Though it may go by other names, and even occur on days other than the 14th of February, the idea and sentiment surrounding el Día de San Valentín (Valentine’s Day) is as important in Spanish-speaking countries as it is in other parts of the world.
Known as el Día de los Enamorados (Lovers’ Day) in Argentina and Chile, the celebration looks pretty similar to that of the U.S. and other English-speaking countries. Couples give each other flowers and chocolate on February 14th and enjoy a romantic evening at a restaurant or bar. A more traditional celebration, however, is el Día del Amigo (Friends Day), which is celebrated in June. Groups of friends get together to share a meal and each other’s company.
In Peru, it’s customary to give orquídeas (orchids) instead of roses on February 14th. And in Guatemala, where the day is known as el Día del Cariño (the Day of Affection), it’s common to give sentimental gifts to lovers, friends, and coworkers. The children of El Salvador celebrate this holiday with a game called Angelito (little angel) or Amigo Secreto (secret friend). They choose a slip of paper with the name of another child and then give a little gift to their amigo secreto.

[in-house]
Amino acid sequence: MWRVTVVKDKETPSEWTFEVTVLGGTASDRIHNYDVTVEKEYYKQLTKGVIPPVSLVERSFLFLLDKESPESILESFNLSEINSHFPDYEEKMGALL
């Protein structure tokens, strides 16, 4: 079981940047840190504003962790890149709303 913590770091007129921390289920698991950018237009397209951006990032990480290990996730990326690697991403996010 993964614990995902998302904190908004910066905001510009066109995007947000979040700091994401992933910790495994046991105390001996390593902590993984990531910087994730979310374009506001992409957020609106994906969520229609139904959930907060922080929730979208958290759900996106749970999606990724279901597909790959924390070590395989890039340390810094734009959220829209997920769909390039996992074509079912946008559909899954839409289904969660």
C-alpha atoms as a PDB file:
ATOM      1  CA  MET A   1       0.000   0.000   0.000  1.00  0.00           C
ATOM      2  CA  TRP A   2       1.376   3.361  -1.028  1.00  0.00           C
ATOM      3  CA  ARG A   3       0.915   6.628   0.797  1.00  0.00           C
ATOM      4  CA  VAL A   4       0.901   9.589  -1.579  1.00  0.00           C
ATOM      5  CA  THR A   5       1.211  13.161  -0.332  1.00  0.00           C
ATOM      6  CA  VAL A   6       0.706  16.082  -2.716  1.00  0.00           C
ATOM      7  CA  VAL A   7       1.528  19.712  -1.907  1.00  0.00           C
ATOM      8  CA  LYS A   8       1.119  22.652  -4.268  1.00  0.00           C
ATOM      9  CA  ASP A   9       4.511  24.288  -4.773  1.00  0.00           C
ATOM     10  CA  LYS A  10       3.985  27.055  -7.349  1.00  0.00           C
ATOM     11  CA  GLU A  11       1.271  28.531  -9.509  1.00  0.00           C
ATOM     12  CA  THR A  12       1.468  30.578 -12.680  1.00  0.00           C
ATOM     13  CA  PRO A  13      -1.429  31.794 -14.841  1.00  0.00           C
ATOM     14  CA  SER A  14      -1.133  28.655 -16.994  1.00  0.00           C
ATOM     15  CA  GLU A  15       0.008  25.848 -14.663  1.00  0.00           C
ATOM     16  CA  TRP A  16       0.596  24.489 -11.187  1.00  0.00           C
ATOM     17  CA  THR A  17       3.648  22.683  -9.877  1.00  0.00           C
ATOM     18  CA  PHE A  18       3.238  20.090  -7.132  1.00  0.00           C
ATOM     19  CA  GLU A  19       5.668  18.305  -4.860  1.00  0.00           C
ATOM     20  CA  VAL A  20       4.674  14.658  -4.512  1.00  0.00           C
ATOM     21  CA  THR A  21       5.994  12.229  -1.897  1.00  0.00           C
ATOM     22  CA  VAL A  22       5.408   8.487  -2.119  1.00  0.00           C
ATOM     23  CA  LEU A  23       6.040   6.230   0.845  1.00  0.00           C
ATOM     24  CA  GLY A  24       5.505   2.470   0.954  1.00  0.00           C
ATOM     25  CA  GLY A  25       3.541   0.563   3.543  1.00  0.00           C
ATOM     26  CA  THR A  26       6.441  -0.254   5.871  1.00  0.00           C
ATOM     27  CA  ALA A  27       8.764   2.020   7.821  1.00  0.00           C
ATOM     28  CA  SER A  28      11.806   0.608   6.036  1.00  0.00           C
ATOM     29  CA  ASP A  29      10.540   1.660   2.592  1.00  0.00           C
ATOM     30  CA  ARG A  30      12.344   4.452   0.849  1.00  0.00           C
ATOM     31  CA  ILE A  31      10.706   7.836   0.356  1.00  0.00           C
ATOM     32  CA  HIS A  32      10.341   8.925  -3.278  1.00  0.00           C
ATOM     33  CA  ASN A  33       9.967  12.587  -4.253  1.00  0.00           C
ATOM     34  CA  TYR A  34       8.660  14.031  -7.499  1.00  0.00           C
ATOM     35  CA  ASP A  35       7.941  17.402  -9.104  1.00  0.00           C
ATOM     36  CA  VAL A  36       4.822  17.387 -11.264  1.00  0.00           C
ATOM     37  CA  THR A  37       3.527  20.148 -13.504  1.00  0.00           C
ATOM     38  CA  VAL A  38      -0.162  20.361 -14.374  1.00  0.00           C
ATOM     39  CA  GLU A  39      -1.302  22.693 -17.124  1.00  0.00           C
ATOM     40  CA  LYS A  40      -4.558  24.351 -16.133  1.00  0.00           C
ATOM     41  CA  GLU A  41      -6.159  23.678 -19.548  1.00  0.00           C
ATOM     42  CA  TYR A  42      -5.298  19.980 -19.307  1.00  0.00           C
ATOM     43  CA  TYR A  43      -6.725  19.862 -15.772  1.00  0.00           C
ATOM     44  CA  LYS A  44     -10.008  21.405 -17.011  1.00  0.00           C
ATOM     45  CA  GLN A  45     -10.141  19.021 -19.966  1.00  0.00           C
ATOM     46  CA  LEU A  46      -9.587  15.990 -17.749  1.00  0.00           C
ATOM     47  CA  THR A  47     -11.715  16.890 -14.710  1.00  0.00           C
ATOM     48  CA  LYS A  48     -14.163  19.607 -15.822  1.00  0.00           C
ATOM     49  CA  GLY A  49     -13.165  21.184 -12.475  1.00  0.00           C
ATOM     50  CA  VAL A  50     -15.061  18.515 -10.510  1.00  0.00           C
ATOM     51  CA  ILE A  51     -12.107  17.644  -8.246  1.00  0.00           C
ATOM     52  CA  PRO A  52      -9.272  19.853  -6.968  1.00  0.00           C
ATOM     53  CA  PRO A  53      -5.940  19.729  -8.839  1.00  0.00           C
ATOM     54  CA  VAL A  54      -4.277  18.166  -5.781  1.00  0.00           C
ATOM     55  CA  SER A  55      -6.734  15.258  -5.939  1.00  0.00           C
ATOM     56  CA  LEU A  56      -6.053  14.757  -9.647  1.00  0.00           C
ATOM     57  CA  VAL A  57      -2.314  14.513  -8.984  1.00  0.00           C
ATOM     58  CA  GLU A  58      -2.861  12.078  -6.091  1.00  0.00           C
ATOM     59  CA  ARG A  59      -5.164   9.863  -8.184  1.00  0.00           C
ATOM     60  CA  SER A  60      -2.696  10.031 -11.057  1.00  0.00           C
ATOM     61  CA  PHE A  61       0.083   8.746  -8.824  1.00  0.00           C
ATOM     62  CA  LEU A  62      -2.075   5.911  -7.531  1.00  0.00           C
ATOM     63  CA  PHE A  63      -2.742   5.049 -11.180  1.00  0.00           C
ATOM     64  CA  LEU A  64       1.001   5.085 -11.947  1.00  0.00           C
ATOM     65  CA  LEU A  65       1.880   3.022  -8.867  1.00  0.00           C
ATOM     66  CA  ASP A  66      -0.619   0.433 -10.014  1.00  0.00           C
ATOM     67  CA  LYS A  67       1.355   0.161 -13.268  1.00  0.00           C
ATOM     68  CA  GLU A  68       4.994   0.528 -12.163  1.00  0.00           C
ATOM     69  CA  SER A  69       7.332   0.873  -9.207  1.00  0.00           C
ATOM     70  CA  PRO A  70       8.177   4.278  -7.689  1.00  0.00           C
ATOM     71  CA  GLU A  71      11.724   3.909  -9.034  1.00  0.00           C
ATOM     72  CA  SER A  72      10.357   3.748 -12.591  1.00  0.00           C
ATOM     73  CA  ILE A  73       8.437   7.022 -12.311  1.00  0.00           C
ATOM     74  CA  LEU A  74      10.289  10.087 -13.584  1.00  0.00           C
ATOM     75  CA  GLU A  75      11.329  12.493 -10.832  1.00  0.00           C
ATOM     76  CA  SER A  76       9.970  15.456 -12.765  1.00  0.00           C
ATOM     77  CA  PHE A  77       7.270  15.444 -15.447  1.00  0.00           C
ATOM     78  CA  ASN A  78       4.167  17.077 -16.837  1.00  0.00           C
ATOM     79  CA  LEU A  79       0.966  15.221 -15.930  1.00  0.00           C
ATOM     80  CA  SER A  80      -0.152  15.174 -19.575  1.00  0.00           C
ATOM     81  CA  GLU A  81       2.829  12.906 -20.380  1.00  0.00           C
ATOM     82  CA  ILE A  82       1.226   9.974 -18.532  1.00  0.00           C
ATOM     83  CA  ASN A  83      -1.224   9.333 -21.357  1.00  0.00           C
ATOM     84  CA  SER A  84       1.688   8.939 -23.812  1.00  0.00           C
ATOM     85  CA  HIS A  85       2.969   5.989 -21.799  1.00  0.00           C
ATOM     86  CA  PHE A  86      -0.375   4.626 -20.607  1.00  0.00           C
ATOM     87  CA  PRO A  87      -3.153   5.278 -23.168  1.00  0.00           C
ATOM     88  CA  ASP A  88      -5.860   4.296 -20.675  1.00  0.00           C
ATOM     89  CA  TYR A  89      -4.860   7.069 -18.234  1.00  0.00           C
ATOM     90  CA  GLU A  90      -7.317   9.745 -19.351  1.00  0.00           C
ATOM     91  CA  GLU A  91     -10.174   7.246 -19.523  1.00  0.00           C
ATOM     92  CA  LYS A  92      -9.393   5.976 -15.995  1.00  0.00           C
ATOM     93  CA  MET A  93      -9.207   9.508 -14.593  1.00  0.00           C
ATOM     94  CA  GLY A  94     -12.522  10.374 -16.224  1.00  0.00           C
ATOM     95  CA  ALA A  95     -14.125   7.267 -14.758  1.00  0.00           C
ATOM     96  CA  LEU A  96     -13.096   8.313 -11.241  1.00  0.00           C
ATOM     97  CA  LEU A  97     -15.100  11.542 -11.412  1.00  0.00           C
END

Mexico honors el Día de San Valentín as well, but the day is more commonly known as el Día del Amor y la Amistad (The Day of Love and Friendship). Couples exchange flowers and balloons, as well as the increasingly popular heart-shaped boxes of chocolates, but the day’s focus is also directed at showing gratitude to friends.
The 14th of February isn’t all that important in Colombia, since their celebration of love occurs on September 20th, when it’s common to see secret admirers giving gifts to their crushes and professing their love. And Bolivians celebrate El Día de Amor one day after, on September 21st. Due to Bolivia’s location below the equator, this September day also marks the start of Bolivian spring, adding a heightened sense of romance and happiness to the occasion as people say goodbye to winter. Couples give each other cookies, candy, and flowers. They also celebrate a second day of love and friendship on July 23rd.
The candy heart version of Valentine’s Day has certainly taken off in Spain, but many regions of the country also have their own traditional celebrations on other days of the year. On October 9th, the city of Valencia celebrates the day of San Dionís (Saint Denis). Men give women gifts of handkerchiefs filled with marzipan candies shaped like fruit, which represent the Valencian harvest.
The Autonomous Communities (similar to states) of Aragon and Cataluña celebrate el Día de San Jorge, or la Diada de Sant Jordi in Catalán (St. George’s day), on April 23rd. It is both a day of love and friendship, as well as a day of regional pride. The Aragonese celebrate St. George’s patronage during medieval times and his supposed slaying of a horrific dragon. The celebration also includes the exchanging of gifts amongst loved ones, which usually includes the men giving roses and the women giving books.